“There were points I disagree with and points I agree with,” Falco told the council. “I don’t agree with the layoffs and demotions. I’d be willing to sit down with council members to come up with a resolution. I’d like to sit down [with them] because I’ve had no conversations.”
A voice of the affected
One affected officer is Josue Velez, who recently returned from serving in the Army in the Middle East. “I got engaged right before I left [for the Middle East],” Velez said before the meeting. “We were planning for a July 2011 wedding, but now I don’t know what’s going to happen. On Aug. 6, I got a personal letter saying I was being laid off. It’s mindboggling because I’m trying to reintegrate myself to society. The stress is ridiculous. One of the only options I have could be to re-enlist for another tour of duty [in the Army].”
Councilman Michael Russo was one of the council members who disagreed with the layoffs.
“All the members of the public here today are 100 percent justified to be here,” Russo said before the meeting. “To have the mayor increase PR (public relations) salaries and cutting police officers is asinine and outrageous.”
Russo was referring to increased salaries of Mayor Zimmer’s two aides, announced around the same time as the police layoffs. The mayor responded, saying City Communications Manager Juan Melli, who now earns $75,000 annually, agreed to work for a lower salary until the end of the fiscal year. Her confidential aide, Dan Bryan, now earns $46,100 annually, up from $35,000. Zimmer pointed out the individual who held the chief of staff position in the brief administration of Peter Cammarano administration was hired at $125,000.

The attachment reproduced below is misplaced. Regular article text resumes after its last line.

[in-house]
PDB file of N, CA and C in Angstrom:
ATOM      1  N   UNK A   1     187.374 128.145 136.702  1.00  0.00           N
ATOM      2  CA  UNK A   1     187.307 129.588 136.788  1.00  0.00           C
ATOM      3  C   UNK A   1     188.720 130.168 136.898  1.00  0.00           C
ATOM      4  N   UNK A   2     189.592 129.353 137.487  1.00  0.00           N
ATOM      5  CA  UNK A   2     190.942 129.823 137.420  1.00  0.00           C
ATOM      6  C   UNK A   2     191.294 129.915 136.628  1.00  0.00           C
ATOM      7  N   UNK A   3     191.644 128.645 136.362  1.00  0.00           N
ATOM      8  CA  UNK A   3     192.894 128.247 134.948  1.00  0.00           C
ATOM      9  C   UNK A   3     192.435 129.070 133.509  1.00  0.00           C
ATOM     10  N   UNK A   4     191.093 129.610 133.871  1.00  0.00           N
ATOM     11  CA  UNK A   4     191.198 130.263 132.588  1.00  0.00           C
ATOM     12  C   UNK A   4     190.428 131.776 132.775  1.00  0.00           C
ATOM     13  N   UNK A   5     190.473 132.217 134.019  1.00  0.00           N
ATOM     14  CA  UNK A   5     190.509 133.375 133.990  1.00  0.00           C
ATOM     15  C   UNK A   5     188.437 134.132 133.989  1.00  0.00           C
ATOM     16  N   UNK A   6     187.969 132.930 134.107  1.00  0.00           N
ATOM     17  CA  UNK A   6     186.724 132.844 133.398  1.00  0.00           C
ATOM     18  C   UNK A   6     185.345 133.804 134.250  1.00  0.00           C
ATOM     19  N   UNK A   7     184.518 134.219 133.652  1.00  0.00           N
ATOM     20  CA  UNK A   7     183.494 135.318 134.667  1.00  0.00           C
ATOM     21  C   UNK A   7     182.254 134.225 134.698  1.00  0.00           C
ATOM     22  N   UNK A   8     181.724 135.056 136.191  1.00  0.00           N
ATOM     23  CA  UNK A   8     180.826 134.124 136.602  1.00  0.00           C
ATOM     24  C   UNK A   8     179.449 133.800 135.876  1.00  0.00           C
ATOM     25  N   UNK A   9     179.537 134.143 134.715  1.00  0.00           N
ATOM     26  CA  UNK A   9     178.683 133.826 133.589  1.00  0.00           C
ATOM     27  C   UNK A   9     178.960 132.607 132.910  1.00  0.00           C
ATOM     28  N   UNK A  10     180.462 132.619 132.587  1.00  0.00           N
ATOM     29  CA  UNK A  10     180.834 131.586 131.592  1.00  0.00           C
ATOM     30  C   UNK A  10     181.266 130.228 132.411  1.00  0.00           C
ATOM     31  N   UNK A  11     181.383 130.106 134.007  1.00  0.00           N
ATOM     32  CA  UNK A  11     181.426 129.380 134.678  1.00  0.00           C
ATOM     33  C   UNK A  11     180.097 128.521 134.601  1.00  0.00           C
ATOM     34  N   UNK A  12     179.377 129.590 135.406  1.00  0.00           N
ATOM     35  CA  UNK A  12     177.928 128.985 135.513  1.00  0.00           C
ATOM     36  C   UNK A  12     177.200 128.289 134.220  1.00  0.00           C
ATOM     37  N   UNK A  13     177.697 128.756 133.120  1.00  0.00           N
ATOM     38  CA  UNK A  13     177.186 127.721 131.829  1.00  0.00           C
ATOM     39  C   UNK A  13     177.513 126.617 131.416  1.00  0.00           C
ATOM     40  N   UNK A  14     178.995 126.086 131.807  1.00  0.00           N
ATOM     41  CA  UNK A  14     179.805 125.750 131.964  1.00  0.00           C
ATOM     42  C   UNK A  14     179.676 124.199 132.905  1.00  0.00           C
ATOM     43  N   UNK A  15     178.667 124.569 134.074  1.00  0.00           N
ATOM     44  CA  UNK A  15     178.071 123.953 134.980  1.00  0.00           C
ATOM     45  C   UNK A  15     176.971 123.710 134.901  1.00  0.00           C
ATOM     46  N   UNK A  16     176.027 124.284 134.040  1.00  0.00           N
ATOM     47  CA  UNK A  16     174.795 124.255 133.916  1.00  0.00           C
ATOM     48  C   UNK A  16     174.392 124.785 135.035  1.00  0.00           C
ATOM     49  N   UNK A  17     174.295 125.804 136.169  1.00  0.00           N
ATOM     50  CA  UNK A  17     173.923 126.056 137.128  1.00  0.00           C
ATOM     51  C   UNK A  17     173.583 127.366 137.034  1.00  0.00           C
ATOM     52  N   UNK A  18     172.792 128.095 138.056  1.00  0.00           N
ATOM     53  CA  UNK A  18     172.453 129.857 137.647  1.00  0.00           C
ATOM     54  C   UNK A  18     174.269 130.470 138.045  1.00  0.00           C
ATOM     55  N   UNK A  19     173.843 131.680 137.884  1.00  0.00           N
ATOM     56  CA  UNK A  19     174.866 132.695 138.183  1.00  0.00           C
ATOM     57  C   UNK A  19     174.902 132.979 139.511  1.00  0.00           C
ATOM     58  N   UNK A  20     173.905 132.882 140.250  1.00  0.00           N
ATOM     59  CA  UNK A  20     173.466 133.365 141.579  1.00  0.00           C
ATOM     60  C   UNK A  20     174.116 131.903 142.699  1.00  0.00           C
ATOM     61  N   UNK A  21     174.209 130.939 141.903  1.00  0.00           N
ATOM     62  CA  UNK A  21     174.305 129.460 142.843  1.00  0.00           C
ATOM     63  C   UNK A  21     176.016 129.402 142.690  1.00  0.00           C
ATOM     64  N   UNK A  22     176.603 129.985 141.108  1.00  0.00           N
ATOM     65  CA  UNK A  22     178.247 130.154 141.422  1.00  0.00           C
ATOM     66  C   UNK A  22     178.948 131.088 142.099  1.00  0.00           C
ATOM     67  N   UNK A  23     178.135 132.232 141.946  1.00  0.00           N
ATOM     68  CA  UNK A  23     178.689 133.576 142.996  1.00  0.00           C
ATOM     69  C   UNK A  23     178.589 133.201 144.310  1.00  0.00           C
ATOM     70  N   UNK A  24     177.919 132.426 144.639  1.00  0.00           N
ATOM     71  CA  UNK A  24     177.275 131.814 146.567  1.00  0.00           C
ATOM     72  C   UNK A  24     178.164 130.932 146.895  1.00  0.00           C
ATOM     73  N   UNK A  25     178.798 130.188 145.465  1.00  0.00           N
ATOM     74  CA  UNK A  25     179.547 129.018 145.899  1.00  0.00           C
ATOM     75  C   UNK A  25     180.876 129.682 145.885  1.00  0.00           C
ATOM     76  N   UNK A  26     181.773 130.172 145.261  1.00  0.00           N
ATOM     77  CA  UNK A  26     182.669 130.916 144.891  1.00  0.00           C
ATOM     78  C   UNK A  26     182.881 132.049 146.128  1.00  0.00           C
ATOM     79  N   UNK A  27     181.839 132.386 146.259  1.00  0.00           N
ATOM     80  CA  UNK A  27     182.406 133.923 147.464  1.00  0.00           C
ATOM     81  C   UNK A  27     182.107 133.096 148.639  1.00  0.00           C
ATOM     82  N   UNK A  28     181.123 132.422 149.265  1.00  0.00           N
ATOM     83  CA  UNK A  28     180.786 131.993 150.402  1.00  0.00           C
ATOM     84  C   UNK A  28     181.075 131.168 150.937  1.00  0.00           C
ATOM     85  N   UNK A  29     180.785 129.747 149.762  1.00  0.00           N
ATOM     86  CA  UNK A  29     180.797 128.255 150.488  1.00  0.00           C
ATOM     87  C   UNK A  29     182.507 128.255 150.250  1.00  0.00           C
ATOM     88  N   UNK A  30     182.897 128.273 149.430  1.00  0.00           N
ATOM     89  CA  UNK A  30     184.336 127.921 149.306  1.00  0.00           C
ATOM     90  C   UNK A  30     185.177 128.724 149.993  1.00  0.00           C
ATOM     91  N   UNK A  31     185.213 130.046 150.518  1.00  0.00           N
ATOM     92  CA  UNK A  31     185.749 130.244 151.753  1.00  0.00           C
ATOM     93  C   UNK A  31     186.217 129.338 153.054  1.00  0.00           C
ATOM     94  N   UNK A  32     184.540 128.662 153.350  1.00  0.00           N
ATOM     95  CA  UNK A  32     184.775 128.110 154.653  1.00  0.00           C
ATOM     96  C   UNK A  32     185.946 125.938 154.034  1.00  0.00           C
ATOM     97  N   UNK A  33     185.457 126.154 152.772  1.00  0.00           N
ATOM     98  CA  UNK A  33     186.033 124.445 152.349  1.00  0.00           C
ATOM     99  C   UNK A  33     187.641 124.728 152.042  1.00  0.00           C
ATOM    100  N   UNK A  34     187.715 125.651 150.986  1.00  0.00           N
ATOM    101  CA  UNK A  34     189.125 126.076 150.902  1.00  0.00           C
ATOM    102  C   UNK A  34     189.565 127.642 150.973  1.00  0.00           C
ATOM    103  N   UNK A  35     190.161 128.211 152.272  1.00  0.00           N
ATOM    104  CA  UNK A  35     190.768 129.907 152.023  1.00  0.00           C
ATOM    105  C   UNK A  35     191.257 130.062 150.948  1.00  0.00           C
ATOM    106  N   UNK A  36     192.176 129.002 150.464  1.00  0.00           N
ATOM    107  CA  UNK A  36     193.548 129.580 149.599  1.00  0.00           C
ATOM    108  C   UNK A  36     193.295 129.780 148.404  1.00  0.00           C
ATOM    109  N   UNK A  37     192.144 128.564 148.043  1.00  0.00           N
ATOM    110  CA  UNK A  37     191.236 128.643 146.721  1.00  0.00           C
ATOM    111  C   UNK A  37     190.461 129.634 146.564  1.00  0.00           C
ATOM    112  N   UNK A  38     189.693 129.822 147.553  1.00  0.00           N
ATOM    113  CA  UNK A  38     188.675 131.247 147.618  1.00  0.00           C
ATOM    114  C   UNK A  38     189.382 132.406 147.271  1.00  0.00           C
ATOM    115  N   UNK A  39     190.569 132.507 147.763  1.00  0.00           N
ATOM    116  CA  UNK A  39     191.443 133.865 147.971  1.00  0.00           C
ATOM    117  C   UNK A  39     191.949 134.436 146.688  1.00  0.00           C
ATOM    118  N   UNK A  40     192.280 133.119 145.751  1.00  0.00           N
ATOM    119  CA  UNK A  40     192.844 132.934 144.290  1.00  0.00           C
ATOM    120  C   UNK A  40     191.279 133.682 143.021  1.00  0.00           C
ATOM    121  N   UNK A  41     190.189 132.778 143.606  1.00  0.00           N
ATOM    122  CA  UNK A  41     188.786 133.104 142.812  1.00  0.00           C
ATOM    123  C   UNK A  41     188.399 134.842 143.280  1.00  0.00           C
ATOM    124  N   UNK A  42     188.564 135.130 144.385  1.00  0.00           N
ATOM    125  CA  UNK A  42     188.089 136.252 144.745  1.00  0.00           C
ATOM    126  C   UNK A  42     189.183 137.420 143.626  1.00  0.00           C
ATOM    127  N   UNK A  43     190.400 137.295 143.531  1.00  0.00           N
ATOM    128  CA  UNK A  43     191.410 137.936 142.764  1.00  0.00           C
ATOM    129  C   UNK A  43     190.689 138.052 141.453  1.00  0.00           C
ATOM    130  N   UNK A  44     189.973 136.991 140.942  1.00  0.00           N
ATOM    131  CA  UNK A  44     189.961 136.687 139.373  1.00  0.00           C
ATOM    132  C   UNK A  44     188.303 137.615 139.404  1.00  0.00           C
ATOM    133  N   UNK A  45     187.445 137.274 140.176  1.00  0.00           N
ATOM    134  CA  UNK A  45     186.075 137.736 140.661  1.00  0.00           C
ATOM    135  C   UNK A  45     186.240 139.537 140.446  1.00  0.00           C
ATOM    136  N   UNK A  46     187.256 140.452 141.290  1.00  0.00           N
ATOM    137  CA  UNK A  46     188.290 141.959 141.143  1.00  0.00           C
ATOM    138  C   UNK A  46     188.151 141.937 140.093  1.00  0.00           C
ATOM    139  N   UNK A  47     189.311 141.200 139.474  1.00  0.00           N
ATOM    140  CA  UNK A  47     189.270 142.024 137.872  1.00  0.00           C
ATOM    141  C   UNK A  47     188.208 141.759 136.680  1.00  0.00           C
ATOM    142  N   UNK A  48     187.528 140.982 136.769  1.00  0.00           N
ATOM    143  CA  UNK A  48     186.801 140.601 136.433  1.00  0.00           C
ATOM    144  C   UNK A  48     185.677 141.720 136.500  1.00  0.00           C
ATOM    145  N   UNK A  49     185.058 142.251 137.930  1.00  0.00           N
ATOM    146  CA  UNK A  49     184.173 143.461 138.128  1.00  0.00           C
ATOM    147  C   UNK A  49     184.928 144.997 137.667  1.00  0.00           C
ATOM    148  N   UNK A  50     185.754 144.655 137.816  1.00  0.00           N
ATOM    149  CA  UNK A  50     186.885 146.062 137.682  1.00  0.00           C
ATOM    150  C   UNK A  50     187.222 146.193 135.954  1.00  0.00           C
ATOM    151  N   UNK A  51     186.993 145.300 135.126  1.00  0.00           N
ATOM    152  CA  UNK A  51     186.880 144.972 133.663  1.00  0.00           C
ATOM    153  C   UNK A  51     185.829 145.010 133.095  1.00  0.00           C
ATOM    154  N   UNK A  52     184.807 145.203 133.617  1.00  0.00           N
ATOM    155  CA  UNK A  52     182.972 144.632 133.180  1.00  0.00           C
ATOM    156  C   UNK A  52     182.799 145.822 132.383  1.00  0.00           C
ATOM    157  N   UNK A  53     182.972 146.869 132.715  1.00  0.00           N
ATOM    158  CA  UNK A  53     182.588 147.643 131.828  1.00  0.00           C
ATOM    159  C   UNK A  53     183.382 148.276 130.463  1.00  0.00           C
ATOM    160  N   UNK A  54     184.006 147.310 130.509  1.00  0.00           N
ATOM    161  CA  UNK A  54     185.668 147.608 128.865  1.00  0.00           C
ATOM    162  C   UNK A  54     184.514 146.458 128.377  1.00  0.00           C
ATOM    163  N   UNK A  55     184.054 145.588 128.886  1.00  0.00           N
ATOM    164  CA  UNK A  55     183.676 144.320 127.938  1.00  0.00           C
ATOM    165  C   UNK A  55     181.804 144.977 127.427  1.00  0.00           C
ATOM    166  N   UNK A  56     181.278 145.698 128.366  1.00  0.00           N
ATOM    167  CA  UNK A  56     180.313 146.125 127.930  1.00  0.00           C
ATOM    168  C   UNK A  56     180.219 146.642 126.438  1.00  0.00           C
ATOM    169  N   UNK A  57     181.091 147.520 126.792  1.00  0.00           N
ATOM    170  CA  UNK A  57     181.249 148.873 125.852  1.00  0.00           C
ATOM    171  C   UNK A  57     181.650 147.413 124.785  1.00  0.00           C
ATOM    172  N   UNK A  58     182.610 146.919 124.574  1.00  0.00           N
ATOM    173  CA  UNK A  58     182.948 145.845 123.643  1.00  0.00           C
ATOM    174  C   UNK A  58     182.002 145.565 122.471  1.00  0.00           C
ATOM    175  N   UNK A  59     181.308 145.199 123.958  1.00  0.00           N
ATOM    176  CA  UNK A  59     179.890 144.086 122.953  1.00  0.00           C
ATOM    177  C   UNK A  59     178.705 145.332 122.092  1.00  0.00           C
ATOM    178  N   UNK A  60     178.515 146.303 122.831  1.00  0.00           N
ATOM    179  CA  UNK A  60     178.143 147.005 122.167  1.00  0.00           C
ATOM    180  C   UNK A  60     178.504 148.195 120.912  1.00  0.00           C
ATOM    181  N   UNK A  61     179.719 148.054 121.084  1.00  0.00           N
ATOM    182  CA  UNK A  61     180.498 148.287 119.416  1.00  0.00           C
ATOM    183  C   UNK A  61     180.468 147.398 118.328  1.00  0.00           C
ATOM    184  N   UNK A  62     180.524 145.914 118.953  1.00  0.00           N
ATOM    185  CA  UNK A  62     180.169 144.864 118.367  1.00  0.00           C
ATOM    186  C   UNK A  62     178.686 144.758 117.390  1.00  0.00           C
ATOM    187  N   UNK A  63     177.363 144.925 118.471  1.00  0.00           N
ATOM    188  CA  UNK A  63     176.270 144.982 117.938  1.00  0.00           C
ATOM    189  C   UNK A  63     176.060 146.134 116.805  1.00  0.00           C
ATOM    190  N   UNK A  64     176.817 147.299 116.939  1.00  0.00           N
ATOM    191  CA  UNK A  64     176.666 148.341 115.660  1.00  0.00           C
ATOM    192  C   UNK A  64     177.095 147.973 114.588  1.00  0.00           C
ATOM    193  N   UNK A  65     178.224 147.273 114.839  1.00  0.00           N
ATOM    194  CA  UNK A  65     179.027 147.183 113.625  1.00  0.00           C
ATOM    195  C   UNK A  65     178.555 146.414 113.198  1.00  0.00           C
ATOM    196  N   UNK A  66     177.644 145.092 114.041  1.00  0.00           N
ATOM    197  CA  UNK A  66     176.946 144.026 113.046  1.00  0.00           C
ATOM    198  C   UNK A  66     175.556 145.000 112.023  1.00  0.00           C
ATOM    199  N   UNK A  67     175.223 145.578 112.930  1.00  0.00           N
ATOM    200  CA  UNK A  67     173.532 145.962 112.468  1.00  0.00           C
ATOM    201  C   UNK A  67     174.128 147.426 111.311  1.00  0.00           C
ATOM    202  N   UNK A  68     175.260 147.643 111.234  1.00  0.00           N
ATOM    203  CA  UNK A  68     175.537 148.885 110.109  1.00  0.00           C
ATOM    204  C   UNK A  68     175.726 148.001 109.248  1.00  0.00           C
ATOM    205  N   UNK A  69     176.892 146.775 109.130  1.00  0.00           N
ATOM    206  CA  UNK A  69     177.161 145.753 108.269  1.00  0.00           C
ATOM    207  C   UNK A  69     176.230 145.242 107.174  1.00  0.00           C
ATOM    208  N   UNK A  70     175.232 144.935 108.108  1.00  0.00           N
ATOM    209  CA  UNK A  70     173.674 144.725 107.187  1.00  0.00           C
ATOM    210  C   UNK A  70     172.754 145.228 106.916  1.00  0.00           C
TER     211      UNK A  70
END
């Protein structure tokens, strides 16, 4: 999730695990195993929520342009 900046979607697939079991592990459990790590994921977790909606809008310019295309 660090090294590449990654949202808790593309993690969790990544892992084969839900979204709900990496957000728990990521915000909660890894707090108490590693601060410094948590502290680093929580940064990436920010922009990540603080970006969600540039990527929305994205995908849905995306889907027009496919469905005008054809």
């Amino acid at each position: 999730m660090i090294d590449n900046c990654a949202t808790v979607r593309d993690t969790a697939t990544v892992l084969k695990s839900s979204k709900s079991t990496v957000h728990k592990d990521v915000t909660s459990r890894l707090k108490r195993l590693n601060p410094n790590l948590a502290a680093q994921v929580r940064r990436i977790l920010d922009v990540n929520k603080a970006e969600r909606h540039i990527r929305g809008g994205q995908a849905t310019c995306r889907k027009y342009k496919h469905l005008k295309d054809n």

The mayor said on Thursday the meeting reminded her of how tough this decision is for her.
“It reinforced the fact that this is an extremely difficult decision,” Zimmer said. “I recognize that I’m impacting the lives of each employee and I take that very seriously.”
The layoffs and the surplus
A narrow majority of the council members, allies of the mayor, defended the layoff plan.
“I get it,” said Councilman Dave Mello to the police supporters in attendance. “But tough decisions have to be made. These are extraordinary times.”
Councilman Peter Cunningham applauded the administration on the introduced budget.